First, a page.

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What steps do I have to take to become an industrial engineer?

I am a junior at Boston Collegiate Charter School and I am very interested in engineering. I'm not completely sure what type of engineering I would like to get into, but I heard some interesting things about industrial engineering and would like to know what my next steps should be to ensure a successful career in the future. #engineering #design-engineering #sales-engineering

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Ryan’s Answer

There are a few different forms of industrial engineers, but I think one of the biggest things you can do to set yourself up for a successful career is to talk to people in the field. Industrial engineers are all about optimizing processes and operations, which for some is an extremely exciting path. For others, not so much. So as you go through the process of deciding exactly what you want to do, speaking with people directly in the field is a great place to start. By asking your question here, you're already doing this. But don't stop here. Ask anyone you come across in the field, and look for ways to connect directly with professionals who you can spend a few minutes on the phone with, or have an email exchange.

As far as direct next steps, looking at colleges that specialize or have strong programs in industrial engineering is going to be a big part of this journey. From there, narrowing down your search based on criteria that work for you (location, cost, strength of program, etc.) will allow you to focus in on a few schools that are important. As you go through college towards earning your degree, you will take classes and speak with faculty that will help you decide how you want to structure not only your coursework but also your eventual career based on your individual interests.

Hope that helps!

Thank you very much. I will be sure to get in contact with some people in the field. Thanks again!! Matt V.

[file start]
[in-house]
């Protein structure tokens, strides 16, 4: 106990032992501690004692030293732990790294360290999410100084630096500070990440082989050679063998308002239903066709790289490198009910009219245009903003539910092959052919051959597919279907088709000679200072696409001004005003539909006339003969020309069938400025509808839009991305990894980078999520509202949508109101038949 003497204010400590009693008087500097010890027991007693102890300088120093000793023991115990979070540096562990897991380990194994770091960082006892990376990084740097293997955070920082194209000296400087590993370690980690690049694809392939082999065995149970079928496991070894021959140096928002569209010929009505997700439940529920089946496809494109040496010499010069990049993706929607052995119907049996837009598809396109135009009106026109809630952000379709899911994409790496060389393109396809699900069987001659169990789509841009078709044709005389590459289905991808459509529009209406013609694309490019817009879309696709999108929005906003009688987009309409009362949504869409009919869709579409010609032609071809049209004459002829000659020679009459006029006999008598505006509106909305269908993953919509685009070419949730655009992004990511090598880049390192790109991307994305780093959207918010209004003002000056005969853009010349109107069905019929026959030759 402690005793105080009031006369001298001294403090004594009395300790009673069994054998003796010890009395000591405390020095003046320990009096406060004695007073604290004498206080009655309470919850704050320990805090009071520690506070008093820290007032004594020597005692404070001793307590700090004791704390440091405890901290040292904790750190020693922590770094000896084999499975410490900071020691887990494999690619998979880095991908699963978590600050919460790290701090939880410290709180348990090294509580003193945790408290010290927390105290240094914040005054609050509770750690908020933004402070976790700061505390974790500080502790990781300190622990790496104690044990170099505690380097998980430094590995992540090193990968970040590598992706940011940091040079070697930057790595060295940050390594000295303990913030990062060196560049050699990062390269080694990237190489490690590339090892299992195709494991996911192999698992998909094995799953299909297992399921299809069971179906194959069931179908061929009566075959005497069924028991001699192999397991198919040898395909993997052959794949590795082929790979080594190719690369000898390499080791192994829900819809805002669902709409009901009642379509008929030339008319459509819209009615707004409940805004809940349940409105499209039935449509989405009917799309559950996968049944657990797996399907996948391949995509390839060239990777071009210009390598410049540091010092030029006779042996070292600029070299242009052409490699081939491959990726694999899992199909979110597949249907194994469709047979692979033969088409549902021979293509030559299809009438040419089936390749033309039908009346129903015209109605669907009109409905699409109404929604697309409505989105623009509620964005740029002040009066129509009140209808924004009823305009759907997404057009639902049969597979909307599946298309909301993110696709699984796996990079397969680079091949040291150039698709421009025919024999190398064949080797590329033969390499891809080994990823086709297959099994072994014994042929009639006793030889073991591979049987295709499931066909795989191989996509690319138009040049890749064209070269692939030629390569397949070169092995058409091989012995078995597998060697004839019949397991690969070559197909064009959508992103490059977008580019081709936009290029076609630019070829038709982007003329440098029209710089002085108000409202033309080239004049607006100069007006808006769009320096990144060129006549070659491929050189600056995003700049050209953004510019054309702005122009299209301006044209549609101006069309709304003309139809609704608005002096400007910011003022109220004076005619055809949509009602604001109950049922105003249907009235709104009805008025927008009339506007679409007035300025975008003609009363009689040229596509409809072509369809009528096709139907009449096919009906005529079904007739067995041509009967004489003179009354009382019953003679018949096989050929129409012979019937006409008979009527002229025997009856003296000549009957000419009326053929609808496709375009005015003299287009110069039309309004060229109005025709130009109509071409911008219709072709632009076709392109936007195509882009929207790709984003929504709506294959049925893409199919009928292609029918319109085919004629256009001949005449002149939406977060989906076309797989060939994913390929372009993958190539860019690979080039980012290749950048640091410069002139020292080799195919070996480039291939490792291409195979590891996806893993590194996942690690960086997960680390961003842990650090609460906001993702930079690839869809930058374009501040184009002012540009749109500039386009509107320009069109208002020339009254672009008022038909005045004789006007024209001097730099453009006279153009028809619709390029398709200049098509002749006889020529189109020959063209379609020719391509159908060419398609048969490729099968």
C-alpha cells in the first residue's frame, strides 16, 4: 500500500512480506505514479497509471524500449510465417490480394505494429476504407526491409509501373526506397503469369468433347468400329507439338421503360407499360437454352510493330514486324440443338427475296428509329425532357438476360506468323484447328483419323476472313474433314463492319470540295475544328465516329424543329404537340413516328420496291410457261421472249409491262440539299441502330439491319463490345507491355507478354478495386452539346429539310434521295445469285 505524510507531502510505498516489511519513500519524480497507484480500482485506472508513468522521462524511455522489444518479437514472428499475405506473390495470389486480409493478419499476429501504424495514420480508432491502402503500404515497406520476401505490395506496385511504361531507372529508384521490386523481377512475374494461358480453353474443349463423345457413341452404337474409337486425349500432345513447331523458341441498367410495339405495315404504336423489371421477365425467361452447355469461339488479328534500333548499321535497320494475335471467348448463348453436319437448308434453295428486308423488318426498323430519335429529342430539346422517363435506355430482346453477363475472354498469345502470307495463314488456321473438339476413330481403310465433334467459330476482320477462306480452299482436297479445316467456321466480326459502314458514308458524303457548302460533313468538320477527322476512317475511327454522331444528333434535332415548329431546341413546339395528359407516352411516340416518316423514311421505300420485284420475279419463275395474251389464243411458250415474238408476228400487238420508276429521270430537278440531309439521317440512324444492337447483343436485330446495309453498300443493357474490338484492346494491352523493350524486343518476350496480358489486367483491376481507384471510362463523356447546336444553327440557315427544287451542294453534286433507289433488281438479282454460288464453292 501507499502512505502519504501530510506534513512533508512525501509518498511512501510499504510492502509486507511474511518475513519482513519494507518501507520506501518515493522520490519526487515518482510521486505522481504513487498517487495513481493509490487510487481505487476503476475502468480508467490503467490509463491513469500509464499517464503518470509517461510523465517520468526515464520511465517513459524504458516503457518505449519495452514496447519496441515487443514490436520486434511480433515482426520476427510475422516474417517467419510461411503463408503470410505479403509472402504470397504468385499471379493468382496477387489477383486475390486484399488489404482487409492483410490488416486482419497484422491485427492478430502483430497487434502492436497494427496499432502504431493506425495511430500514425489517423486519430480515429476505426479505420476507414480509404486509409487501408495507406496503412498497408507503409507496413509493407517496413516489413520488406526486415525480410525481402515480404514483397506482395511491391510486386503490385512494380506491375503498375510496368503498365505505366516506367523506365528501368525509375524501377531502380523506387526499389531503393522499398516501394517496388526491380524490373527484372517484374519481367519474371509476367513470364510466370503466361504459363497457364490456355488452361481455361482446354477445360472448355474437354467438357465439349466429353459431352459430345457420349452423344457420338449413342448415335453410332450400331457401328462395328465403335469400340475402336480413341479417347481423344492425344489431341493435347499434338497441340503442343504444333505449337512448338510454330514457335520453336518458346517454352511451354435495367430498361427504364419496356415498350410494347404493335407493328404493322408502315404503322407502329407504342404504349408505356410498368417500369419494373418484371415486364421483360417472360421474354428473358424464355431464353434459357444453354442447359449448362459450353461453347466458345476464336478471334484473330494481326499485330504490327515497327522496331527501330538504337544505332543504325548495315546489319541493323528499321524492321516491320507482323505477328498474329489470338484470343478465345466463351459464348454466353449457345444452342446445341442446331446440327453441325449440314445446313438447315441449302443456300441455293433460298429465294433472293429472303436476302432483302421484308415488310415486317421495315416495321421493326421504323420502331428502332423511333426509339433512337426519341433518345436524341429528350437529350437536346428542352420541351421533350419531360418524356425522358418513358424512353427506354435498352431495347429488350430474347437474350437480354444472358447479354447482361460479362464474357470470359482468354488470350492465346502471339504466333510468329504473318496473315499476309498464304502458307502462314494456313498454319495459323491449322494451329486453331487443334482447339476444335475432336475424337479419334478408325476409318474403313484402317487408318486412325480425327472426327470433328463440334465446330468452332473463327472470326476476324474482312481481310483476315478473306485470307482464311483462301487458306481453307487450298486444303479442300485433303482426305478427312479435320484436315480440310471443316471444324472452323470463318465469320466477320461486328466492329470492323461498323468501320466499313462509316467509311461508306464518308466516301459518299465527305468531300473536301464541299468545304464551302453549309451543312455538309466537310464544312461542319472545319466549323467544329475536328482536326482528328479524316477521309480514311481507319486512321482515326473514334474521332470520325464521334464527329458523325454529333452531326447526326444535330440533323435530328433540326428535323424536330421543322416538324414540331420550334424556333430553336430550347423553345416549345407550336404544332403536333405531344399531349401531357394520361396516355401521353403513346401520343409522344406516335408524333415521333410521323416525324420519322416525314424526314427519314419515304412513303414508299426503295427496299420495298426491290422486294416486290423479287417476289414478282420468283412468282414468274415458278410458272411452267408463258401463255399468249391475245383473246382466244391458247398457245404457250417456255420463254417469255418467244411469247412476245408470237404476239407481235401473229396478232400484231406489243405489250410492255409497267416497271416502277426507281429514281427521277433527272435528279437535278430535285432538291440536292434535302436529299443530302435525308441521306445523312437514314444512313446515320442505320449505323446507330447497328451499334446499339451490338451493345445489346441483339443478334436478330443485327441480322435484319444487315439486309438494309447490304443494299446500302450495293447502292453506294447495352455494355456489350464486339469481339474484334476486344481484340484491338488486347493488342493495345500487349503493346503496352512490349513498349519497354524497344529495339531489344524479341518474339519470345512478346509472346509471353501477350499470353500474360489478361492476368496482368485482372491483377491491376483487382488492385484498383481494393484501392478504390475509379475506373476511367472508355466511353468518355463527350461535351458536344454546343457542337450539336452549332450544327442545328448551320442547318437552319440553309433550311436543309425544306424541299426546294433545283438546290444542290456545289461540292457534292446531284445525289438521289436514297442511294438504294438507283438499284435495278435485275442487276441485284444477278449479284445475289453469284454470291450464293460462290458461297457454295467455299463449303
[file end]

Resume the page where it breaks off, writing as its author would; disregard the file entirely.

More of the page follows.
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Gordon’s Answer

An IE huh? Well what interests you? Have you worked as an intern or just found a part-time job during the summer in a small shop, preferably machine or some kind of assy operations, any size will do. The smaller the better because you get to see all aspects of manufacturing in one place. I was luck during my summers in CT where I found a job for the summer at a small less than 20 people, shop which made custom pumps for POL (Petroleum Oil and Lubrication) customers and some food apps, like corn syrup off of tank cars, yep those railroad tank cars, and chocolate, etc. Gave me insights as to all manufacturing, shipping process and documentation as I was the one who did that while I was there for 2 summers, and my first job out of college. Pay is not great. but 30 yrs later I am up to everyone's pay scale, and know a lot more about how any manufacturing facility runs, including Sale, Marketing, Finance, HR, etc. surprises some people. Corporations will not give you that opportunity while you are still in school. GM used to have their IE students actually work in a GM plant as part of their curricula, but now, IDK.
So happy trails, you must love what you do to keep on til the finish.
Gordon Hopkins
SF Bay Area

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